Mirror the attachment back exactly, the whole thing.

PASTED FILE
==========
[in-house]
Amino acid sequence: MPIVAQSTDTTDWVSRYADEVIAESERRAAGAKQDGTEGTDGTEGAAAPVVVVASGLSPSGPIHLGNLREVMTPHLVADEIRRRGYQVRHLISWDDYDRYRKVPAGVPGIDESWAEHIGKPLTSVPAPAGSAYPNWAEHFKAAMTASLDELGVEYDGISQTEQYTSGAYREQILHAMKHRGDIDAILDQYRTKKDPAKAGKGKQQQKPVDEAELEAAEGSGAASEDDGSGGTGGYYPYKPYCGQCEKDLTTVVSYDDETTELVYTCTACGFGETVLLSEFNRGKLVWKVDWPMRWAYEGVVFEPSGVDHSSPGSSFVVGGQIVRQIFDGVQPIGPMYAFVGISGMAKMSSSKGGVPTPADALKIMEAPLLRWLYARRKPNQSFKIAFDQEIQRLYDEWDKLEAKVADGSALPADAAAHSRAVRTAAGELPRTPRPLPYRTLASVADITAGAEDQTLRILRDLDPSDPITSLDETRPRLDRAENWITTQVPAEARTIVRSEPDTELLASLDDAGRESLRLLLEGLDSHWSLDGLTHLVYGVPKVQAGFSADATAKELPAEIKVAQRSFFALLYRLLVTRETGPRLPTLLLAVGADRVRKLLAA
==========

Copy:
[in-house]
Amino acid sequence: MPIVAQSTDTTDWVSRYADEVIAESERRAAGAKQDGTEGTDGTEGAAAPVVVVASGLSPSGPIHLGNLREVMTPHLVADEIRRRGYQVRHLISWDDYDRYRKVPAGVPGIDESWAEHIGKPLTSVPAPAGSAYPNWAEHFKAAMTASLDELGVEYDGISQTEQYTSGAYREQILHAMKHRGDIDAILDQYRTKKDPAKAGKGKQQQKPVDEAELEAAEGSGAASEDDGSGGTGGYYPYKPYCGQCEKDLTTVVSYDDETTELVYTCTACGFGETVLLSEFNRGKLVWKVDWPMRWAYEGVVFEPSGVDHSSPGSSFVVGGQIVRQIFDGVQPIGPMYAFVGISGMAKMSSSKGGVPTPADALKIMEAPLLRWLYARRKPNQSFKIAFDQEIQRLYDEWDKLEAKVADGSALPADAAAHSRAVRTAAGELPRTPRPLPYRTLASVADITAGAEDQTLRILRDLDPSDPITSLDETRPRLDRAENWITTQVPAEARTIVRSEPDTELLASLDDAGRESLRLLLEGLDSHWSLDGLTHLVYGVPKVQAGFSADATAKELPAEIKVAQRSFFALLYRLLVTRETGPRLPTLLLAVGADRVRKLLAA